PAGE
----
Objective To evaluate the cost-effectiveness of two technology assisted manual medication picking systems vs traditional manual picking.
Methods This was a retrospective observational study comparing three outpatient pharmacies of a tertiary referral hospital in Singapore, where a light-emitting diode (LED-guided) manual picking system, an LED-guided manual picking plus lockable drawer (LED-LD) system, and traditional manual picking were implemented, respectively. The primary outcome measure was the incidence of medication near-misses over the observation period. The incremental cost-effectiveness ratio (ICER) per near-miss avoided was also determined. Data on medications picked and near-misses reported between September 2017 and June 2018 were retrieved from electronic databases. The incidence of medication near-misses from the LED-guided and LED-LD systems, relative to traditional picking, was compared using logistic regression. We compared annual operating costs between manual medication picking systems, and reported ICERs per near-miss avoided, to evaluate the cost-effectiveness of each picking system.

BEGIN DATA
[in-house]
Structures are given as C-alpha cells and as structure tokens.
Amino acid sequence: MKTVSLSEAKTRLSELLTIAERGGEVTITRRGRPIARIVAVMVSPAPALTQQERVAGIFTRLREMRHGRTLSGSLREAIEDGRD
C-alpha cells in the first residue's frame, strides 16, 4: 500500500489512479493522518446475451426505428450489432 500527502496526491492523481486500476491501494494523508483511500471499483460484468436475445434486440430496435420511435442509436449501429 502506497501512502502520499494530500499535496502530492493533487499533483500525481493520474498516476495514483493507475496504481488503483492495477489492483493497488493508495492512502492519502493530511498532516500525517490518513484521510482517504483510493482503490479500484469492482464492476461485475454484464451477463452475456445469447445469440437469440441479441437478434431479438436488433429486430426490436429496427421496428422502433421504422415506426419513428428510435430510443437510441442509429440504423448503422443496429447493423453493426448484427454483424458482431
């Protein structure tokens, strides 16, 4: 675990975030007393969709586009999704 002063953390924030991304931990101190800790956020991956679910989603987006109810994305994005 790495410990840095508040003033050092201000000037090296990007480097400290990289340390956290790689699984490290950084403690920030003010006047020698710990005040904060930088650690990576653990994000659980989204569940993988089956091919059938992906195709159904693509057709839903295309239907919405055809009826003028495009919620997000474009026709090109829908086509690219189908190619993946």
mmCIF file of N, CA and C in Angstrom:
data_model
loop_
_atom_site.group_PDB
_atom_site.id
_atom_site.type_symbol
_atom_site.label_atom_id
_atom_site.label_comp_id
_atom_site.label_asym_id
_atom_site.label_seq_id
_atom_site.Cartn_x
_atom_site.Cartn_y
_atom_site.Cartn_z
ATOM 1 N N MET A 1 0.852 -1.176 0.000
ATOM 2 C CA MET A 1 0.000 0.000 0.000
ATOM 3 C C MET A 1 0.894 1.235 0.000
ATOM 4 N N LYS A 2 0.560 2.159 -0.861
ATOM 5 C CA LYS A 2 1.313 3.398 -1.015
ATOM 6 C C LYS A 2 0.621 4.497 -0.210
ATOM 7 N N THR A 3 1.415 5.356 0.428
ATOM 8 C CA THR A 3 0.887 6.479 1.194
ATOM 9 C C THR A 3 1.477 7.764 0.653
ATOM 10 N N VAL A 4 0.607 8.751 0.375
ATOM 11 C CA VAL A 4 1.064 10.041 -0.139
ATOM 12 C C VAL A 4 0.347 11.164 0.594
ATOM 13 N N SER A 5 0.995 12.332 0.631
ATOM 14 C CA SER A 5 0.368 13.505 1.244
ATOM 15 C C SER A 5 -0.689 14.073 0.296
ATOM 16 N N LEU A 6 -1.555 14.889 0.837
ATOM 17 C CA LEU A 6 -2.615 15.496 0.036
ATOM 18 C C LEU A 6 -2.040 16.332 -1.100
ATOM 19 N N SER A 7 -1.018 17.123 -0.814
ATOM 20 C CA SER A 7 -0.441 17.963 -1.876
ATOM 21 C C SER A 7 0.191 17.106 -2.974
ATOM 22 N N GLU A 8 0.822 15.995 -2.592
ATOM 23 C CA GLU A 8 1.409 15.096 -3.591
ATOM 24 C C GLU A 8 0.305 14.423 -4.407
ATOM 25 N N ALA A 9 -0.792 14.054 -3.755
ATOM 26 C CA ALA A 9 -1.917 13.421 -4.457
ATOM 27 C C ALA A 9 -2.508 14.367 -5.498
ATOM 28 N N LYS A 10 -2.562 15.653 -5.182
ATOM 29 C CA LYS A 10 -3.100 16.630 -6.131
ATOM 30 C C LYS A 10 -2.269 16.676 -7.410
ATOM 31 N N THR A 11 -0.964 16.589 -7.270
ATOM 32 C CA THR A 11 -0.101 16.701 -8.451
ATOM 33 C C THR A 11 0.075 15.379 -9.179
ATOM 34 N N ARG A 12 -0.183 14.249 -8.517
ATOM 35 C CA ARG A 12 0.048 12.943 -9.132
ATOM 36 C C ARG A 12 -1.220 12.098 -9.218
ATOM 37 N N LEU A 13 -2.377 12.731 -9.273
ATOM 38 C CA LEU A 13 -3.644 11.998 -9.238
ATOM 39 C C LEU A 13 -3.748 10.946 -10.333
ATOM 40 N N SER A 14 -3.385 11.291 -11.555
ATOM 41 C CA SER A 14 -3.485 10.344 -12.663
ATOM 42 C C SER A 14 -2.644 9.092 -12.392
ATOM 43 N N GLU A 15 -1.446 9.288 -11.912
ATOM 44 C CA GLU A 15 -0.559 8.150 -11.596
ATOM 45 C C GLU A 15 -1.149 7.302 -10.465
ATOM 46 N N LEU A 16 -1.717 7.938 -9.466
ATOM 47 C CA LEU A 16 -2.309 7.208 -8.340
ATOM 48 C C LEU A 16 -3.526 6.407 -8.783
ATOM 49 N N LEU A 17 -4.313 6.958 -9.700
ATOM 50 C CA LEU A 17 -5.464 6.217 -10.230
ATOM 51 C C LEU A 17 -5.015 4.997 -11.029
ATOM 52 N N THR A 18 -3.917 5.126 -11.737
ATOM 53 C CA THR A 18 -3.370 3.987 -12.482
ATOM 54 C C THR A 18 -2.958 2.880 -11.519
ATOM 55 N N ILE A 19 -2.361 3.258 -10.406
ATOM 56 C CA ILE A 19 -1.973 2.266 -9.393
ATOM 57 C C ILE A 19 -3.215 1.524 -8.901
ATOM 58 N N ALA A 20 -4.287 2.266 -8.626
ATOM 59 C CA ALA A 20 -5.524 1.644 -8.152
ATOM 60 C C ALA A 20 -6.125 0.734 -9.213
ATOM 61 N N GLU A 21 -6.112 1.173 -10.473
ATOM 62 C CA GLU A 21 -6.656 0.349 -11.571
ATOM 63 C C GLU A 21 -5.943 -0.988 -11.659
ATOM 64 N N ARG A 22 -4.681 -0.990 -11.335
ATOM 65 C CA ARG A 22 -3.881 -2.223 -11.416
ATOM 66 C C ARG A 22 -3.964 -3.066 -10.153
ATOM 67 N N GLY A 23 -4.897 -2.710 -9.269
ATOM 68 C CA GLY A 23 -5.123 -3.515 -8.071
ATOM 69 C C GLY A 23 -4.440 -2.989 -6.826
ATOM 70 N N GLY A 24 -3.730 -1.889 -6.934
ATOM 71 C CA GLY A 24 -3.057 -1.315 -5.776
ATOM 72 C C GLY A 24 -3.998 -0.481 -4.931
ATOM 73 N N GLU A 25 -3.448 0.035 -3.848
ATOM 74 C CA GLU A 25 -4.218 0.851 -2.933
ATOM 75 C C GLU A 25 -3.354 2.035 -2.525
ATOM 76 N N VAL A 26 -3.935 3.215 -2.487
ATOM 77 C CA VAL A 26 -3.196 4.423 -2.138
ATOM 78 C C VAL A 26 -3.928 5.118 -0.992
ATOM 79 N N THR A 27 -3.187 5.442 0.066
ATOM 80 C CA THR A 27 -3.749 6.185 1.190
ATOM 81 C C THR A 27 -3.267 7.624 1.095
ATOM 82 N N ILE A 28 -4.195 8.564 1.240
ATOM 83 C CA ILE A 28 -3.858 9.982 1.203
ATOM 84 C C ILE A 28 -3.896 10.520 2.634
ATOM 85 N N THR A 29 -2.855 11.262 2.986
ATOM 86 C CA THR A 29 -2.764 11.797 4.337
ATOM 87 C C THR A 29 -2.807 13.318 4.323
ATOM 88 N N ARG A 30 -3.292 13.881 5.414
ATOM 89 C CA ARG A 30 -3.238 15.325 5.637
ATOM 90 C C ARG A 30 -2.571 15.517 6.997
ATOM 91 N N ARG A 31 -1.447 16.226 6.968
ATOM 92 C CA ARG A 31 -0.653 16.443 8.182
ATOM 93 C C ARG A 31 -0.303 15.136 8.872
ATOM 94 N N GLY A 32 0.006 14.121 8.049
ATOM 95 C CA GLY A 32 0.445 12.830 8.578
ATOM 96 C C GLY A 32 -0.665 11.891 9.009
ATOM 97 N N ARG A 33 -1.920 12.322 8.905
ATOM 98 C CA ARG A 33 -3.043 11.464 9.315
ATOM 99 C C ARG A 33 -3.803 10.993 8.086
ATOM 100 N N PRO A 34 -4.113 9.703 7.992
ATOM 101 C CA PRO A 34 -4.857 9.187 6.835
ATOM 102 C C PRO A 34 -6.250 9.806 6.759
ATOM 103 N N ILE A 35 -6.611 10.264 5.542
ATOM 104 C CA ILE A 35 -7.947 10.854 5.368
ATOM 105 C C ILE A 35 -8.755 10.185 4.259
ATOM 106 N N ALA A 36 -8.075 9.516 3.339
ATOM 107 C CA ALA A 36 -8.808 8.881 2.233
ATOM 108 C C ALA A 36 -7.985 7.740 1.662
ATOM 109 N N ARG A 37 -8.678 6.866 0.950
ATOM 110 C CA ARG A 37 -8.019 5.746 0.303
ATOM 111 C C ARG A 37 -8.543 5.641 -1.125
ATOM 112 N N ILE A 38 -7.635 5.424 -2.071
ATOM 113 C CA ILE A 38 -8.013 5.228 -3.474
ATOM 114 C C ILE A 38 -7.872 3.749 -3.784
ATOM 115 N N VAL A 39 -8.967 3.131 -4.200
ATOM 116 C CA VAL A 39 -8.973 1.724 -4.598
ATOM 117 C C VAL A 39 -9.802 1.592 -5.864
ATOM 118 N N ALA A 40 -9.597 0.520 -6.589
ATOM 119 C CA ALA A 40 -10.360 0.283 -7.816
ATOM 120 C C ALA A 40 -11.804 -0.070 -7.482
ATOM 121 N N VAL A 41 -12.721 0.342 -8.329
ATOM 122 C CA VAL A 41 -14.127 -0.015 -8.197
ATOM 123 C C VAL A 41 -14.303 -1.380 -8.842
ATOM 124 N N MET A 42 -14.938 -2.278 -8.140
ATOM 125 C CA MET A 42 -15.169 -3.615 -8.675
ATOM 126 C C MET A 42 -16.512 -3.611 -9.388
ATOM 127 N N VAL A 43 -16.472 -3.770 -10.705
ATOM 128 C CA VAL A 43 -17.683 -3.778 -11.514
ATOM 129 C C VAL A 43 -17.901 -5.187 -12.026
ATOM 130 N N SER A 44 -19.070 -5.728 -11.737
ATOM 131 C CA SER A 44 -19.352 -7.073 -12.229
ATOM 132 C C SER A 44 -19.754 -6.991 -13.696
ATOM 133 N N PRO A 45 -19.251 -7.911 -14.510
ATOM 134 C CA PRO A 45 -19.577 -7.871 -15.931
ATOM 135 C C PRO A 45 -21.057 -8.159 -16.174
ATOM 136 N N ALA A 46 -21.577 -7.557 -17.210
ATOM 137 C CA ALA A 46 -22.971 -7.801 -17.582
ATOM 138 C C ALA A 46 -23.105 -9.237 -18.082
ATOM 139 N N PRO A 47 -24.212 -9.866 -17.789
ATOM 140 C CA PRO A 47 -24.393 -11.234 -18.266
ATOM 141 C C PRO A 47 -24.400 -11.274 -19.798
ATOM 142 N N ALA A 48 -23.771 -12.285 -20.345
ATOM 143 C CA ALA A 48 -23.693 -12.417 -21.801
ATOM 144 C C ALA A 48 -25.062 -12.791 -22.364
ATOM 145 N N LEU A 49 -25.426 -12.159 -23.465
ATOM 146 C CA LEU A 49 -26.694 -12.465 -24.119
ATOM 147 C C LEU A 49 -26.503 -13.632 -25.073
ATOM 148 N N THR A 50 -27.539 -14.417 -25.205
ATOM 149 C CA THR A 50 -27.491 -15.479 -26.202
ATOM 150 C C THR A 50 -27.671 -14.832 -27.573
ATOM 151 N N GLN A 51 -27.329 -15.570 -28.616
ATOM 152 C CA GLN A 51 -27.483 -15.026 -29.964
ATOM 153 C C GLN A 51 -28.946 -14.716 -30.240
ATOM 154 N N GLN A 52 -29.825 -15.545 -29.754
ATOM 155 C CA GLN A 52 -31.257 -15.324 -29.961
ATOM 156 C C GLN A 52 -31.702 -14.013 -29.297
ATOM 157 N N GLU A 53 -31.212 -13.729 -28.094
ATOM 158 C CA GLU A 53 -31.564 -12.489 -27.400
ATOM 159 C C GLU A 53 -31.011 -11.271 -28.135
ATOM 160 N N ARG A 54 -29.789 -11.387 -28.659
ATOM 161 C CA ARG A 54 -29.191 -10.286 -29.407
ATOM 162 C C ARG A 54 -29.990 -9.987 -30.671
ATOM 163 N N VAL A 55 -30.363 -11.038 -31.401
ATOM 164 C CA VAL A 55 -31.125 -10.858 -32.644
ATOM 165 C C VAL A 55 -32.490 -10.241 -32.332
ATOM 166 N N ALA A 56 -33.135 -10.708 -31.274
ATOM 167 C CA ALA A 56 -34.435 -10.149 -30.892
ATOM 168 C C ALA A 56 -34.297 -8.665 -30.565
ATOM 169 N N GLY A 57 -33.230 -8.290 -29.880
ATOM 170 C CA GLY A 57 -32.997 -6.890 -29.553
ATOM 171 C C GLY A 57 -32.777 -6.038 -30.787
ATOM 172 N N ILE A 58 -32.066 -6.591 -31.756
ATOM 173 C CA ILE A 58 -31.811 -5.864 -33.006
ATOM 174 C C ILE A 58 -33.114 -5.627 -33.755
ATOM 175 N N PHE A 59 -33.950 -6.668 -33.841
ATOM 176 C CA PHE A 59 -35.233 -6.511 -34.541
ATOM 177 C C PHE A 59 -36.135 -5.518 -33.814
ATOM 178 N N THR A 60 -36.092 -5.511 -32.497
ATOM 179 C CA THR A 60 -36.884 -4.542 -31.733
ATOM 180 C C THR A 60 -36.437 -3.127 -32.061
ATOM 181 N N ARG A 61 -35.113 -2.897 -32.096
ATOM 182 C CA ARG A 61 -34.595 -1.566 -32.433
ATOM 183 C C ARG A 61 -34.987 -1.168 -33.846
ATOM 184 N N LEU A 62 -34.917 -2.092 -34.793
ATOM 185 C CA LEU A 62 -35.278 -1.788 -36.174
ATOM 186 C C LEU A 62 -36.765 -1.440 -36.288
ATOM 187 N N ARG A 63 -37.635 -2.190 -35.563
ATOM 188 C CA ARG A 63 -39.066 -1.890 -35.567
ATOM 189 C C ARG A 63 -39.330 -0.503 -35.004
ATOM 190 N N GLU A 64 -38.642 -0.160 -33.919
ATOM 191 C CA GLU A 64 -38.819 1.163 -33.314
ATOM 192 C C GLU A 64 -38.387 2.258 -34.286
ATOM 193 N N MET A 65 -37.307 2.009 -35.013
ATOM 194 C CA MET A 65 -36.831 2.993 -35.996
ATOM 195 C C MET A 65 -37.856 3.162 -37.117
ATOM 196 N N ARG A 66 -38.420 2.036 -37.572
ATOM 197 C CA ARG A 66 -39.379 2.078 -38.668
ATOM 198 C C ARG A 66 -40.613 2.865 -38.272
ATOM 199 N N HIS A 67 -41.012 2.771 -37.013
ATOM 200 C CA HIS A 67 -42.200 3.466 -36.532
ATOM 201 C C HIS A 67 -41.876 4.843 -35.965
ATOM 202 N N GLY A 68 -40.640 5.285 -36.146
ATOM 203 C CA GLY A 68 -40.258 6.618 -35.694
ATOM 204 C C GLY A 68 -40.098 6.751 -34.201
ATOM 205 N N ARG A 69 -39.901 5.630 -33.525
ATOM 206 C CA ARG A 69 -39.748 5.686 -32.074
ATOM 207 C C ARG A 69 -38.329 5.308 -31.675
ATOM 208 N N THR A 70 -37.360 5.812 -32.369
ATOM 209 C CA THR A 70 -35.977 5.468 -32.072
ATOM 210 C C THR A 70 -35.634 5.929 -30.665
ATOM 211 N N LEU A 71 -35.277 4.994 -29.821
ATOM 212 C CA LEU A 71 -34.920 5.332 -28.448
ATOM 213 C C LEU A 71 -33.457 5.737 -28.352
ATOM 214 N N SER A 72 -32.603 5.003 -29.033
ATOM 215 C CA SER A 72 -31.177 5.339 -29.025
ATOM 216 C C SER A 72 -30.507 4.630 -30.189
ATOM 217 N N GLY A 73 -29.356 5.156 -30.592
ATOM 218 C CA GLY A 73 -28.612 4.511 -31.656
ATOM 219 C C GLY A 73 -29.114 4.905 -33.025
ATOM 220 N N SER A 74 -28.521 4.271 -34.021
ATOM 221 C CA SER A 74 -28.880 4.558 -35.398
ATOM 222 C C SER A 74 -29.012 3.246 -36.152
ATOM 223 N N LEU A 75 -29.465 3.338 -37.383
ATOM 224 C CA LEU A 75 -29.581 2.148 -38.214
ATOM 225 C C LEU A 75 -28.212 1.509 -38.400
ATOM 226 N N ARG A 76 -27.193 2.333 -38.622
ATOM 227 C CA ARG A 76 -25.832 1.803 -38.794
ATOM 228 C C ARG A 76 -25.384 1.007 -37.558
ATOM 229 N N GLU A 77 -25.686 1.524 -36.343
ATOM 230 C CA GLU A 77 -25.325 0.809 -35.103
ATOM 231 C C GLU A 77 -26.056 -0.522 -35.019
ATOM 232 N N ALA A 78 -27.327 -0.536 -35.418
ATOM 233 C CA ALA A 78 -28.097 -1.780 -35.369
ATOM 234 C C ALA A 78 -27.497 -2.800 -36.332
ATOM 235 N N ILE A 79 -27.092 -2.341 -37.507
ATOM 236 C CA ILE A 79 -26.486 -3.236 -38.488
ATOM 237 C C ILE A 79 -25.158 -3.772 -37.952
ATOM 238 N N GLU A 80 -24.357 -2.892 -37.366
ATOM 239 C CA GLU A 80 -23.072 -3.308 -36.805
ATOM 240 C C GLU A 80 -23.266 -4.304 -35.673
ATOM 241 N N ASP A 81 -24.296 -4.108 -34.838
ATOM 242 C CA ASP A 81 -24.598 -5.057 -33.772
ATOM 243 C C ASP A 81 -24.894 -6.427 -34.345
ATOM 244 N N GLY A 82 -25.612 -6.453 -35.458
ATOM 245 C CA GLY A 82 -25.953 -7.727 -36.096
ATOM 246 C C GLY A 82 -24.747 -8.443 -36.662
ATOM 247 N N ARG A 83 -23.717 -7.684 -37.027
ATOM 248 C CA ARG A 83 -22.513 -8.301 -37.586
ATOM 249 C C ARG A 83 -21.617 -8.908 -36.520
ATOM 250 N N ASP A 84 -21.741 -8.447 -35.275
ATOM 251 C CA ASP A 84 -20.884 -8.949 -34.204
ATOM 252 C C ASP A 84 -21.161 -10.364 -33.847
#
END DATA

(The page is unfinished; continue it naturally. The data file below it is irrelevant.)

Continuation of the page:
Results A total of 358 144, 397 343 and 254 162 medications were picked by traditional manual picking, LED-guided and LED-LD systems, respectively. The corresponding near-miss rates were 8.32, 4.08 and 0.69 per 10 000 medications picked, respectively. Medication near-miss rates were significantly lower for the LED-guided (OR 0.49, 95% CI 0.40 to 0.59, p<0.001) and LED-LD systems (OR 0.08, 95% CI 0.05 to 0.13, p<0.001) compared with traditional picking. The annual operating costs of traditional picking, LED-guided and LED-LD systems were S$60 912, S$129 832 and S$152 894, respectively. The LED-guided and LED-LD systems yielded ICERs of S$189 and S$140 per near-miss avoided, respectively, compared with traditional manual picking.
Conclusion The LED-LD system is more cost-effective than both the LED-guided and manual medication picking systems in reducing medication picking near-misses.
- medication safety